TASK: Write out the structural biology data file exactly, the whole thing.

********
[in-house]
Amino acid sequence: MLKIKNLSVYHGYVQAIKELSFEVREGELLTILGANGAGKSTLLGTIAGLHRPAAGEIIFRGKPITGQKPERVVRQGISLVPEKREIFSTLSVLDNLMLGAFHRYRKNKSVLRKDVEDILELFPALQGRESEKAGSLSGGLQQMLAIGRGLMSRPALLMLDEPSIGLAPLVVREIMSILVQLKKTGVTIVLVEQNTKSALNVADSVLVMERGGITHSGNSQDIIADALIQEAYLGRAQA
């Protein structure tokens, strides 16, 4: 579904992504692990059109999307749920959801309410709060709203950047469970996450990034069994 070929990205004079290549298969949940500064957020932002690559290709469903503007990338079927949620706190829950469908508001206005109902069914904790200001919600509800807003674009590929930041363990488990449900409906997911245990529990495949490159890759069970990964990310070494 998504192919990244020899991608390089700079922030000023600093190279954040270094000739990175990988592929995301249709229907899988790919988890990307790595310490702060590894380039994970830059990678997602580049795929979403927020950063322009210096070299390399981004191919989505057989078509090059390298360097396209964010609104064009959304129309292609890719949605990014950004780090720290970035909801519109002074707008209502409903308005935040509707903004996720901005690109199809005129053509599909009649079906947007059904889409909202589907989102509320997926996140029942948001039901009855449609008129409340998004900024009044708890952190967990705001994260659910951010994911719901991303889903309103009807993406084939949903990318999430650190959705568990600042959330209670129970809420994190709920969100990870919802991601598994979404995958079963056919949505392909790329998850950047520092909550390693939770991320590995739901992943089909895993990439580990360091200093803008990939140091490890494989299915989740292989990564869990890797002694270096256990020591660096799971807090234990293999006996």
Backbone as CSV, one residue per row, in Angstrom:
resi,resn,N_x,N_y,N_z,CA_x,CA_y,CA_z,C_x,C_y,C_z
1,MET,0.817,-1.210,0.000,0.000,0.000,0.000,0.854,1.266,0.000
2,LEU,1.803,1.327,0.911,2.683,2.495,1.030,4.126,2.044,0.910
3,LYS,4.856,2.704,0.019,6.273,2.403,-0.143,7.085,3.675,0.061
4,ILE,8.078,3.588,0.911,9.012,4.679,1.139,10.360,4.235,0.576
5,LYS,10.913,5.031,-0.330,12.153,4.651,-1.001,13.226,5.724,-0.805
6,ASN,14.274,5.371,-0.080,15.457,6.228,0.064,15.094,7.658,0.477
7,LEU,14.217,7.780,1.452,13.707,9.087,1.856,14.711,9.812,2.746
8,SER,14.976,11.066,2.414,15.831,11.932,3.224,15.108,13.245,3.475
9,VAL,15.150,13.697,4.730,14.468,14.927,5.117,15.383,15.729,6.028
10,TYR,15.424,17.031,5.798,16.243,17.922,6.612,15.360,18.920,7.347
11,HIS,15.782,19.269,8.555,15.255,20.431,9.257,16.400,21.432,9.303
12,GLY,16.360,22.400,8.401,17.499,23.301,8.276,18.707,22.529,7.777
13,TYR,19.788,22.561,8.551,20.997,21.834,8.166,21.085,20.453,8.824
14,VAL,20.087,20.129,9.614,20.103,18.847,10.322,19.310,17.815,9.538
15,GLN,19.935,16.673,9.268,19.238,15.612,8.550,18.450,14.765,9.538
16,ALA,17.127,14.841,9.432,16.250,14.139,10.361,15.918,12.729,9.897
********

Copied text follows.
[in-house]
Amino acid sequence: MLKIKNLSVYHGYVQAIKELSFEVREGELLTILGANGAGKSTLLGTIAGLHRPAAGEIIFRGKPITGQKPERVVRQGISLVPEKREIFSTLSVLDNLMLGAFHRYRKNKSVLRKDVEDILELFPALQGRESEKAGSLSGGLQQMLAIGRGLMSRPALLMLDEPSIGLAPLVVREIMSILVQLKKTGVTIVLVEQNTKSALNVADSVLVMERGGITHSGNSQDIIADALIQEAYLGRAQA
């Protein structure tokens, strides 16, 4: 579904992504692990059109999307749920959801309410709060709203950047469970996450990034069994 070929990205004079290549298969949940500064957020932002690559290709469903503007990338079927949620706190829950469908508001206005109902069914904790200001919600509800807003674009590929930041363990488990449900409906997911245990529990495949490159890759069970990964990310070494 998504192919990244020899991608390089700079922030000023600093190279954040270094000739990175990988592929995301249709229907899988790919988890990307790595310490702060590894380039994970830059990678997602580049795929979403927020950063322009210096070299390399981004191919989505057989078509090059390298360097396209964010609104064009959304129309292609890719949605990014950004780090720290970035909801519109002074707008209502409903308005935040509707903004996720901005690109199809005129053509599909009649079906947007059904889409909202589907989102509320997926996140029942948001039901009855449609008129409340998004900024009044708890952190967990705001994260659910951010994911719901991303889903309103009807993406084939949903990318999430650190959705568990600042959330209670129970809420994190709920969100990870919802991601598994979404995958079963056919949505392909790329998850950047520092909550390693939770991320590995739901992943089909895993990439580990360091200093803008990939140091490890494989299915989740292989990564869990890797002694270096256990020591660096799971807090234990293999006996």
Backbone as CSV, one residue per row, in Angstrom:
resi,resn,N_x,N_y,N_z,CA_x,CA_y,CA_z,C_x,C_y,C_z
1,MET,0.817,-1.210,0.000,0.000,0.000,0.000,0.854,1.266,0.000
2,LEU,1.803,1.327,0.911,2.683,2.495,1.030,4.126,2.044,0.910
3,LYS,4.856,2.704,0.019,6.273,2.403,-0.143,7.085,3.675,0.061
4,ILE,8.078,3.588,0.911,9.012,4.679,1.139,10.360,4.235,0.576
5,LYS,10.913,5.031,-0.330,12.153,4.651,-1.001,13.226,5.724,-0.805
6,ASN,14.274,5.371,-0.080,15.457,6.228,0.064,15.094,7.658,0.477
7,LEU,14.217,7.780,1.452,13.707,9.087,1.856,14.711,9.812,2.746
8,SER,14.976,11.066,2.414,15.831,11.932,3.224,15.108,13.245,3.475
9,VAL,15.150,13.697,4.730,14.468,14.927,5.117,15.383,15.729,6.028
10,TYR,15.424,17.031,5.798,16.243,17.922,6.612,15.360,18.920,7.347
11,HIS,15.782,19.269,8.555,15.255,20.431,9.257,16.400,21.432,9.303
12,GLY,16.360,22.400,8.401,17.499,23.301,8.276,18.707,22.529,7.777
13,TYR,19.788,22.561,8.551,20.997,21.834,8.166,21.085,20.453,8.824
14,VAL,20.087,20.129,9.614,20.103,18.847,10.322,19.310,17.815,9.538
15,GLN,19.935,16.673,9.268,19.238,15.612,8.550,18.450,14.765,9.538
16,ALA,17.127,14.841,9.432,16.250,14.139,10.361,15.918,12.729,9.897